Robinhood, the commission-free stock trading app that made waves during the GameStop shorting debacle, will be a public company at some point in the coming weeks. The company has been hard at work filing forms with the SEC to pave the way for an Initial Public Offering that aims to value the company at $35 billion.
Analysts are predicting a price per share of $38 to $42 when the IPO goes live. Co-founders Vlad Tenev and Baiju Bhatt will each be selling $50 million worth of shares with the offering. After their IPO cash-out the co-founders will each still own around 8% of the company’s equity after the IPO. So if Robinhood is indeed valued at $35 billion, Vlad and Baiju will both be worth around $2.8 billion on paper.
But that’s not all! A recent SEC filing revealed an extremely generous, incentive-laden restricted stock award plan that sets Vlad and Baiju up to earn billions of dollars over the next several years. The board of Robinhood approved awards of 22.2 million and 13.3 million restricted stock awards to Tenev and Bhatt, respectively. Those shares will vest over eight years after its IPO, depending on the company’s share price. If Tenev and Bhatt achieve the price-based milestones – which have Robinhood reaching $120 to $300 per share – the total incentive-based award could be worth more than $7.5 billion, with $4.7 billion going to Vlad and $2.8 billion to Baiju,
Tenev and Bhatt met as undergraduates at Stanford in 2005. In 2010, they started Celeris, a high-frequency trading company. Less than a year later, they abandoned that to found Chronos Research. That company sold low-latency software to trading firms and banks.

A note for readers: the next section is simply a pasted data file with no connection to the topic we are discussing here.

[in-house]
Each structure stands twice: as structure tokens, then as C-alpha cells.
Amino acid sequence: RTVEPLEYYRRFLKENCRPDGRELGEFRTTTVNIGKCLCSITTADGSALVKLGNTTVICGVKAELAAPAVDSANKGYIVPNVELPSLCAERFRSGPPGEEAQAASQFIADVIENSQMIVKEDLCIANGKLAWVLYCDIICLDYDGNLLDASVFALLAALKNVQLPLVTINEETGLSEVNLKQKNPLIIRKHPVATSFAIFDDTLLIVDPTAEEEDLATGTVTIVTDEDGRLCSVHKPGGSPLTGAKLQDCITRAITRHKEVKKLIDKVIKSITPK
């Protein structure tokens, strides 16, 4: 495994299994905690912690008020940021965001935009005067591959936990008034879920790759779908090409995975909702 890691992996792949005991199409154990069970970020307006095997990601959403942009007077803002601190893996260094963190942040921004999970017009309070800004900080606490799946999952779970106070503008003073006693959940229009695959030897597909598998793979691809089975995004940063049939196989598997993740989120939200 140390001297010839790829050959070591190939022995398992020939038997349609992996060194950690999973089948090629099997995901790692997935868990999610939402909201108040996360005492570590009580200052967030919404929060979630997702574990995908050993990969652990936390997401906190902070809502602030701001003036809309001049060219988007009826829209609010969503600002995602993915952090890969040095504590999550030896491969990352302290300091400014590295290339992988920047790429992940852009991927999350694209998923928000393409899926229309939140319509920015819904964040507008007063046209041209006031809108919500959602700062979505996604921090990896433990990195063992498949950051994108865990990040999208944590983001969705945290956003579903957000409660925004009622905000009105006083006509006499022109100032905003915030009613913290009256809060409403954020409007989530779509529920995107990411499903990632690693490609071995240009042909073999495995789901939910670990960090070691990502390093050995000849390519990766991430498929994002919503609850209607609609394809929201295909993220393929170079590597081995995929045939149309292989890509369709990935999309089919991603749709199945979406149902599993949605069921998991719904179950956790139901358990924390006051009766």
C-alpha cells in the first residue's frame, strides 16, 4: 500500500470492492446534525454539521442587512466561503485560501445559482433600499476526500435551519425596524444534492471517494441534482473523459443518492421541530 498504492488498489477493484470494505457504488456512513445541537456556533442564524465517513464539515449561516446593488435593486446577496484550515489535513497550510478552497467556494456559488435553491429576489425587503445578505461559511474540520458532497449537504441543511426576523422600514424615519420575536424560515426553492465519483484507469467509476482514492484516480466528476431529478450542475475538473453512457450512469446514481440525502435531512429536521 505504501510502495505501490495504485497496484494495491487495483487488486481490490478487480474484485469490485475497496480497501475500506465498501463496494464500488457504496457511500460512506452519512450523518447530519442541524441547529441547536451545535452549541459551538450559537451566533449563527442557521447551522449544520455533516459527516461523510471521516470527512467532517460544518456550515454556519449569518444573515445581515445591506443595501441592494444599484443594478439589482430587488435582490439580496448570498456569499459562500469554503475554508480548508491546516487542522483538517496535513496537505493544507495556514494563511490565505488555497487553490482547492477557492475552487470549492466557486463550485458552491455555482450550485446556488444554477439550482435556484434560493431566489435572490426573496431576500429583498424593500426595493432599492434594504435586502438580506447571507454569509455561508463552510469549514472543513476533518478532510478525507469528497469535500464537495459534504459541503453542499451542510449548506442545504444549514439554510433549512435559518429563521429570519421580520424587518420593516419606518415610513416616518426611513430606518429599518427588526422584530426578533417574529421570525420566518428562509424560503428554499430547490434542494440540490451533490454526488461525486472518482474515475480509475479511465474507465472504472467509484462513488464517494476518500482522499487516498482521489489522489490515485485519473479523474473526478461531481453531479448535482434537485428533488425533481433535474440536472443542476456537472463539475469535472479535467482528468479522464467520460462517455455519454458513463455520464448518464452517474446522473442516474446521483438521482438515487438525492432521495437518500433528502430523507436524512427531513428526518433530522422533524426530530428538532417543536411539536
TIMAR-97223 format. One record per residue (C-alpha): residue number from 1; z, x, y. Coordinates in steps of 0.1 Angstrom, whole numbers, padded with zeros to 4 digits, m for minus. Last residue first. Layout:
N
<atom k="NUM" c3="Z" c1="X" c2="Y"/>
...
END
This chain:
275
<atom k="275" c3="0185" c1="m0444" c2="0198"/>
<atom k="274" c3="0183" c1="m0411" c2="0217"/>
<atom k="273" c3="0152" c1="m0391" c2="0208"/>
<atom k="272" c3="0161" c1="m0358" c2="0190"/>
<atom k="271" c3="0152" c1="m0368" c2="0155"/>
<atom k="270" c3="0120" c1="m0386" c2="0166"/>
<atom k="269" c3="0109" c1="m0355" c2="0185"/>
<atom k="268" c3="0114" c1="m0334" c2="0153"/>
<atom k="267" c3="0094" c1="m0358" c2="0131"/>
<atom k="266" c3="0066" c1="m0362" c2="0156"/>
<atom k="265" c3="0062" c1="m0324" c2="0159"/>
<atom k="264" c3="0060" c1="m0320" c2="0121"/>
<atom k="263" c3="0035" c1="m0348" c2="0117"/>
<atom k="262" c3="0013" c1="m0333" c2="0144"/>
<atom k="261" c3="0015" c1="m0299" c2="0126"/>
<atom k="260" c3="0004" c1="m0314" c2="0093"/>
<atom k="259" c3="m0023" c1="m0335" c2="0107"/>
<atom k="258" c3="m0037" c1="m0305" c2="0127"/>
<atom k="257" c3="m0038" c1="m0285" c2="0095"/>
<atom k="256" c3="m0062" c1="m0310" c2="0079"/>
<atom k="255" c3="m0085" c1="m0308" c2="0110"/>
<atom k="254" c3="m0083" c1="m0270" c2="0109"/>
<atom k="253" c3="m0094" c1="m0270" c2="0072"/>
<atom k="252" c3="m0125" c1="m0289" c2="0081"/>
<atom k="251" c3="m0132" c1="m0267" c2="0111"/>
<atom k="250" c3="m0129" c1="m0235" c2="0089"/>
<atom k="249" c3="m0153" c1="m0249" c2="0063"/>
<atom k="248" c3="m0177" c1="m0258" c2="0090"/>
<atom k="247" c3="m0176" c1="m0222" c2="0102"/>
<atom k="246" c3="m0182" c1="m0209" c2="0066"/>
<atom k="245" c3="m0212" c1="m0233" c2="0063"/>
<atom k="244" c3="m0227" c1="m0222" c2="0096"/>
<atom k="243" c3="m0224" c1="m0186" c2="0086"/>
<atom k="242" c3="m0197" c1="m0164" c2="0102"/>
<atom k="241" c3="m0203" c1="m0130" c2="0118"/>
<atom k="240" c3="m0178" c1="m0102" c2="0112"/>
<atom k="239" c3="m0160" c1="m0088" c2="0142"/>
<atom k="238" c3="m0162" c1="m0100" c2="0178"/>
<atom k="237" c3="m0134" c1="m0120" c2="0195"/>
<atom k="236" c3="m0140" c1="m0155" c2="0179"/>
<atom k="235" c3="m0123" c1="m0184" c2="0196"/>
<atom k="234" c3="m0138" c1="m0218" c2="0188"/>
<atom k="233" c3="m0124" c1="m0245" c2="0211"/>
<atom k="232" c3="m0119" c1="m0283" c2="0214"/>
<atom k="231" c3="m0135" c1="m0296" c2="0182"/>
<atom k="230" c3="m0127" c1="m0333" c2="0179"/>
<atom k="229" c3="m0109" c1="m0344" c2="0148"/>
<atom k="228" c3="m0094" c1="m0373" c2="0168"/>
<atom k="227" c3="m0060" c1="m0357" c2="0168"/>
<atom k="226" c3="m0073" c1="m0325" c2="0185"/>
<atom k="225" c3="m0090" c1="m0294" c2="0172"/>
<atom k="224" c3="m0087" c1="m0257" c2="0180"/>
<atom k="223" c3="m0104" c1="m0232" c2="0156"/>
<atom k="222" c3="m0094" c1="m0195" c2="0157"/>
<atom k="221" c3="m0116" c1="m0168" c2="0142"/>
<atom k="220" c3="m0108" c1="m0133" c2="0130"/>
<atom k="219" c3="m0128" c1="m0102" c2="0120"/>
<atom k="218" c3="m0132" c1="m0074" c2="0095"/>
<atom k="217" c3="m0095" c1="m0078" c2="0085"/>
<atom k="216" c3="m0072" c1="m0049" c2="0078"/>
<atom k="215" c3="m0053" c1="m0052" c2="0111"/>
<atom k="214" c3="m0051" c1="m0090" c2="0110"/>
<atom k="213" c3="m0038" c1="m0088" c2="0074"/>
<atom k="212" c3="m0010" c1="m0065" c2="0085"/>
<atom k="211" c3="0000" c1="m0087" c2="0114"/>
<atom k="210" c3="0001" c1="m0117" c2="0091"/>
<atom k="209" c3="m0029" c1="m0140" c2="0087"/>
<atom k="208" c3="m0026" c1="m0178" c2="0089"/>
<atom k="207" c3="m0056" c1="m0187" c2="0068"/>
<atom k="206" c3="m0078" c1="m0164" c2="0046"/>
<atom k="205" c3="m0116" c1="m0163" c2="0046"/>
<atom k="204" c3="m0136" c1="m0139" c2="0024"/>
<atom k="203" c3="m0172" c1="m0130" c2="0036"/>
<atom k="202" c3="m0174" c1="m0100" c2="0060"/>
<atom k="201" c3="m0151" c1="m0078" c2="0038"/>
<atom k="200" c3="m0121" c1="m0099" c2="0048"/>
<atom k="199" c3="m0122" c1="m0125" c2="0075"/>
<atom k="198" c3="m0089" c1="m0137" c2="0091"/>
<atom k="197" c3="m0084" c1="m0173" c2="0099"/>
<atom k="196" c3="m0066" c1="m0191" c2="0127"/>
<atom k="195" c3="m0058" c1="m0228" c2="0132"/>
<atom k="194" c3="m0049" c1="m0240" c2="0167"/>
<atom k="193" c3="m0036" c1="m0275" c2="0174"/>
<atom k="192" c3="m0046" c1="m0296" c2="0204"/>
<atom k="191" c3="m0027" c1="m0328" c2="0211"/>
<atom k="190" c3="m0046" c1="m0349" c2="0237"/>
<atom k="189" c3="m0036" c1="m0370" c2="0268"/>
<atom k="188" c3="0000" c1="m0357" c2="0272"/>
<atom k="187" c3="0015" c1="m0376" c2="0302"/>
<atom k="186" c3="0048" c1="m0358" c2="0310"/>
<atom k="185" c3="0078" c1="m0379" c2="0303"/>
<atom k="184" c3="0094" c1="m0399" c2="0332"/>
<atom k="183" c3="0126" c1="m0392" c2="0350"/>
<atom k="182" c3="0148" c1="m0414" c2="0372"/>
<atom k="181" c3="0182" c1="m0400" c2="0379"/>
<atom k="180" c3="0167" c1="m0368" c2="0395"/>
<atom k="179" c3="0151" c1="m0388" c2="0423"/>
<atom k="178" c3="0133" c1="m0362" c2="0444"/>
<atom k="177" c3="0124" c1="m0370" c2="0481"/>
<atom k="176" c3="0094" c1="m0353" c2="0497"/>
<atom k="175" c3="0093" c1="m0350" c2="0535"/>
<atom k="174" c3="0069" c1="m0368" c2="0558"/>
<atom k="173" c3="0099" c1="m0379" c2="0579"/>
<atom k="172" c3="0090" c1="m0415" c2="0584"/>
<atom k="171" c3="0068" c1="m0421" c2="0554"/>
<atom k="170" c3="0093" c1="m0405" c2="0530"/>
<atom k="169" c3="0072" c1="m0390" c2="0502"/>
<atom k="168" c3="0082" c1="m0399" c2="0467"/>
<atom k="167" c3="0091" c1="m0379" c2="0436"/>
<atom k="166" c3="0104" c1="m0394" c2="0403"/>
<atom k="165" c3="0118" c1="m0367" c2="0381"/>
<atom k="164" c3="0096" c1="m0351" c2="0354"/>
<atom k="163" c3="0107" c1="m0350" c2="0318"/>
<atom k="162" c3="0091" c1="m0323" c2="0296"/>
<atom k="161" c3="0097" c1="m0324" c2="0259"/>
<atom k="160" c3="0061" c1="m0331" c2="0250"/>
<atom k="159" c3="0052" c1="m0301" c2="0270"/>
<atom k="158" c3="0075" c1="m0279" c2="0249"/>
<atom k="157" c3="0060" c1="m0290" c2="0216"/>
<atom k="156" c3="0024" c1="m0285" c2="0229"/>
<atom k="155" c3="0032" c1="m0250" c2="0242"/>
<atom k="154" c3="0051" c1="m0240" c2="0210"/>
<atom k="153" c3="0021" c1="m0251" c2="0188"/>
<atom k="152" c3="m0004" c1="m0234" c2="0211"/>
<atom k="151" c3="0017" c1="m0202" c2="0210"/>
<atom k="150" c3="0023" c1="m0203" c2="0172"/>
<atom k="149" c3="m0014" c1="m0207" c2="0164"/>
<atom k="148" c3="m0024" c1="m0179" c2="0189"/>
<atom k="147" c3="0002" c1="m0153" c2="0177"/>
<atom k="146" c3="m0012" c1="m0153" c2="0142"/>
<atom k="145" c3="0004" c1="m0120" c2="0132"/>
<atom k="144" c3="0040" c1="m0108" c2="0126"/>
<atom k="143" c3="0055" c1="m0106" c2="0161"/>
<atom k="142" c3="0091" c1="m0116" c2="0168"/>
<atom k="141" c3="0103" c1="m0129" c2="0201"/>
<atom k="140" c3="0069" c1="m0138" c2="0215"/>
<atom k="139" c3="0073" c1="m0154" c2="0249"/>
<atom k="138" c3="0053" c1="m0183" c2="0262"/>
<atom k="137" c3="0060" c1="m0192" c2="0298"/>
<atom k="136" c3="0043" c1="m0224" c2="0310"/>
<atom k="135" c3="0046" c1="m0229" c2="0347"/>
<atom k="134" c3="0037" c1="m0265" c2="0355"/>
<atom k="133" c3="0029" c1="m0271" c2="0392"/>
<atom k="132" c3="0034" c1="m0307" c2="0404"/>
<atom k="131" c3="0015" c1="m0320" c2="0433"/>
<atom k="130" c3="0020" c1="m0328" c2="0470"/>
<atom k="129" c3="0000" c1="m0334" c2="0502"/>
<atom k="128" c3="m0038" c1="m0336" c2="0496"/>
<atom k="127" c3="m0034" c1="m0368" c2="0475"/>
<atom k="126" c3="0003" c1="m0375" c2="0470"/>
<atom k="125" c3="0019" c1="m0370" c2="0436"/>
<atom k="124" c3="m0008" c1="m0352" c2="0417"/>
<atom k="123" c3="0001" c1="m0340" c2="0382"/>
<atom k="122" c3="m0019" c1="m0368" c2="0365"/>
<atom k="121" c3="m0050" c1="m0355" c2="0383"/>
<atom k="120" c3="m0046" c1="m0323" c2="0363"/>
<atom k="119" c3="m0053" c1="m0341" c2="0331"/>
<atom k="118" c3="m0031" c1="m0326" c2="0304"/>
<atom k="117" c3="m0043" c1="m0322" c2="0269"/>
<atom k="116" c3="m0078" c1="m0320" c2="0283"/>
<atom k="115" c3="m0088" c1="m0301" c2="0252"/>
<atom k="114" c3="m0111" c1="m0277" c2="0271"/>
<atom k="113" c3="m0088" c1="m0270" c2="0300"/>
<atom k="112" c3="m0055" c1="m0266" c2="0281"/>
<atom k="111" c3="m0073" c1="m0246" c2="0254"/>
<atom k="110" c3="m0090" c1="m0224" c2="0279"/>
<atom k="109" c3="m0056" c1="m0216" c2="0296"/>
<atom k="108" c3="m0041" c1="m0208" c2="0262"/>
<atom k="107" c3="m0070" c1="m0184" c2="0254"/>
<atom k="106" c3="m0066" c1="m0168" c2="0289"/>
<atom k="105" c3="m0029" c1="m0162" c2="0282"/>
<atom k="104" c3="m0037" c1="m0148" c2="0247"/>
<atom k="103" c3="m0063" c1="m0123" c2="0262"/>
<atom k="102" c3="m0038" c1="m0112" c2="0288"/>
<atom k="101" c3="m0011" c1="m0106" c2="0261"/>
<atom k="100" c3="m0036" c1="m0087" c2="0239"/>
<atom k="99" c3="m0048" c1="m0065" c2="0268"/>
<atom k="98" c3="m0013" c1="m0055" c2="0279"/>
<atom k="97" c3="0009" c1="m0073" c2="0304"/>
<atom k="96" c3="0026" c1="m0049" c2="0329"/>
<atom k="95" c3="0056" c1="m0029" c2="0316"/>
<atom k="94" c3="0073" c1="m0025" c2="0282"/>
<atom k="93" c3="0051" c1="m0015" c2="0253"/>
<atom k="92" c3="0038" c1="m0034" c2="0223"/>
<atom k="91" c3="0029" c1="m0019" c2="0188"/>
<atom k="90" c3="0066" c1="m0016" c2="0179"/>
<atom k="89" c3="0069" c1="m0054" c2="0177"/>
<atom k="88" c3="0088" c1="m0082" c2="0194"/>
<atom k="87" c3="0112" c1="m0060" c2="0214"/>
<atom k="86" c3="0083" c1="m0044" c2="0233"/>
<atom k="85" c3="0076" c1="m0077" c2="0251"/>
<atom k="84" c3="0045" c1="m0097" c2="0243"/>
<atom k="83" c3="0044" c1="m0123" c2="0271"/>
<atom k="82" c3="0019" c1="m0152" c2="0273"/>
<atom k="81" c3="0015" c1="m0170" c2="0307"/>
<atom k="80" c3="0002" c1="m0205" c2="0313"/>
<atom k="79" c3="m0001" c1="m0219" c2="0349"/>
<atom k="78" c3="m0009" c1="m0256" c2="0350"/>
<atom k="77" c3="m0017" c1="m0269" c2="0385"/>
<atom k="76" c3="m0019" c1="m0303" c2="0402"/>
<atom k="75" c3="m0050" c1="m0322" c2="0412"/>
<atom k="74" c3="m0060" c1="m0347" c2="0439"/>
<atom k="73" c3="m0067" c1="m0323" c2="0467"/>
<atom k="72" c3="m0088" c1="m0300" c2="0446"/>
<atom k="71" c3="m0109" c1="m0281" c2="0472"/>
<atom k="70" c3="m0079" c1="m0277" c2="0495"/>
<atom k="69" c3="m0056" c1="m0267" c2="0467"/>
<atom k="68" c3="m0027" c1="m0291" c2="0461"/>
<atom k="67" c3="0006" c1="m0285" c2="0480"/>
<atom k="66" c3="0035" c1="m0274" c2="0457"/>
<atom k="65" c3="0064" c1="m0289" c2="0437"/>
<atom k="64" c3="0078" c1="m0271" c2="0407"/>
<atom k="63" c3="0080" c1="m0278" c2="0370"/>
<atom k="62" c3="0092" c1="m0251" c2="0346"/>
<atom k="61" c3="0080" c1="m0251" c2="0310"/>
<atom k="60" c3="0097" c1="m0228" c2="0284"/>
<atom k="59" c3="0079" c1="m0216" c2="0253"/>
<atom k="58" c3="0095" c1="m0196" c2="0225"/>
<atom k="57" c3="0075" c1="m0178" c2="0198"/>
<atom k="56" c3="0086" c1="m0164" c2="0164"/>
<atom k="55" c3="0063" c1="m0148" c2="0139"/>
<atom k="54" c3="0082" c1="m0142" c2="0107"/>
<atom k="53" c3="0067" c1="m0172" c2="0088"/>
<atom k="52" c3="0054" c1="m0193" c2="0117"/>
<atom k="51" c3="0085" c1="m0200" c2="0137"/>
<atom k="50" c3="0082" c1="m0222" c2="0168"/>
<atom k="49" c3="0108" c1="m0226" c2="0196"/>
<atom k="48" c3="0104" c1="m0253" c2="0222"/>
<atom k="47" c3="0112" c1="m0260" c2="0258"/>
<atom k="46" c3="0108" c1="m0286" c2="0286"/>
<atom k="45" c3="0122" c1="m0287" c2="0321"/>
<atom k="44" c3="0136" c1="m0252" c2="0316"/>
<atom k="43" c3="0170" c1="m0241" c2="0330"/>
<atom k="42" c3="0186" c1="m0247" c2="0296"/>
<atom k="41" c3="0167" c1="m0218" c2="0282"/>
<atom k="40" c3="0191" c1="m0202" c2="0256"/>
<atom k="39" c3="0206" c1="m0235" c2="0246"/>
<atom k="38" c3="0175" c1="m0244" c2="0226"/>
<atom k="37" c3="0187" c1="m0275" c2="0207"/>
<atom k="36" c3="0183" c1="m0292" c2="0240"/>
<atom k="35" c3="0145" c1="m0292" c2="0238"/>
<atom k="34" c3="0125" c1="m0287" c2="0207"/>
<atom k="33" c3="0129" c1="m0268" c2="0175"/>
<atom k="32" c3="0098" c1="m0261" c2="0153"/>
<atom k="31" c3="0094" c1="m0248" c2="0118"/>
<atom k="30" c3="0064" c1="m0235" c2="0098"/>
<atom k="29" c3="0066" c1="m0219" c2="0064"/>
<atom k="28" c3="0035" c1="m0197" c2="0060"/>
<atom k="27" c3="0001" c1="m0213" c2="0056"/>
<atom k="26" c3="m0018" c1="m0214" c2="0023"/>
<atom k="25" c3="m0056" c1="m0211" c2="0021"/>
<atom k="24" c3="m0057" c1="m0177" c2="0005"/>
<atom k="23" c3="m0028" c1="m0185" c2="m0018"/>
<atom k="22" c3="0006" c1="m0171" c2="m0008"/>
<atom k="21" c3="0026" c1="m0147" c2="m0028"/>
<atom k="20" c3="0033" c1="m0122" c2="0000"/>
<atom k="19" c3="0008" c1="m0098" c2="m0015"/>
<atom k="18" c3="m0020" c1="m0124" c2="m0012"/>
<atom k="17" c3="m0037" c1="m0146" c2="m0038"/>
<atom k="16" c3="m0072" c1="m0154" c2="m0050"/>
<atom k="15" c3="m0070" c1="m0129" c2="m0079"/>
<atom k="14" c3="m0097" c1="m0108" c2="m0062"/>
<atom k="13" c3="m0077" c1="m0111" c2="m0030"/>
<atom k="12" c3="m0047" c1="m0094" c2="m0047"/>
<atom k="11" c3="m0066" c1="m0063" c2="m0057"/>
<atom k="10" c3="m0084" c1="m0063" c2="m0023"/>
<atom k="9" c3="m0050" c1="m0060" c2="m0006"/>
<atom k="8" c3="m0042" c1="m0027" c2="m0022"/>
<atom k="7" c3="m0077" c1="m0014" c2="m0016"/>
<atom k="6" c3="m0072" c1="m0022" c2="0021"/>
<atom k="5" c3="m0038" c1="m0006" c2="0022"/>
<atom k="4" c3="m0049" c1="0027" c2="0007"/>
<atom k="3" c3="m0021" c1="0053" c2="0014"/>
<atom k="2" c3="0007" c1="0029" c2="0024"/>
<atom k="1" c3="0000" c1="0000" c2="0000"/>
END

They co-founded Robinhood in 2013.
Robinhood is free, simple to use, very addictive, and focused on millennial traders. The app was invite-only at first, using the tried and true allure of exclusivity to attract users. They soon had a waiting list of more than 50,000 people. People on the waiting list were told they could move up if they referred friends.
It was a formula for extremely fast growth. When they launched on Apple’s App Store in 2014, Robinhood had a waiting list of 1 million users. All without spending a dime on marketing.
By the fall of 2019, the app had raised almost $1 billion in funding, had a $7.6 billion valuation, six million users, and 500 employees.
Their commission-free model had begun to make waves in the financial industry. In September 2019, E-Trad, Schwab, and TD Ameritrade cut their commissions to $0. Merrill Lynch and Wells Fargo followed soon thereafter.
Stimulus checks provided an unexpected windfall for Robinhood. More than three million accounts have been started since January. Revenue is expected to his $700 million this year – up 250% from 2019.
According to its most-recent filing, Robinhood has 22.5 million funded user accounts.
Robinhood’s S-1 also disclosed the investigation into trading restrictions it put in place in the wake of the Game Stop and AMC fiascos in early 2021. The company received requests for information from the U.S. Attorney’s Office for the Northern District of California, the U.S. Department of Justice, the SEC, FINRA, New York Attorney General’s Office, and several state attorney general offices. Robinhood said in its prospectus, “a related search warrant was executed by the USAO to obtain Mr. Tenev’s cell phone.”
Robinhood has been fined nearly $70 million by FINRA for losing customers’ money due to chronic outages during trading hours. The SEC fined Robinhood $65 million for failing to disclose (prior to late 2018) its deals to sell data about their trades to large firms like Two Sigma Securities and Citadel Securities. To address its issues, the company has invested heavily in compliance and customer service infrastructure. That has cause operations expensive to balloon to $945 million in 2020 – 246% more than in 2019. The company spent $463 on operating expenses in the most recent quarter alone.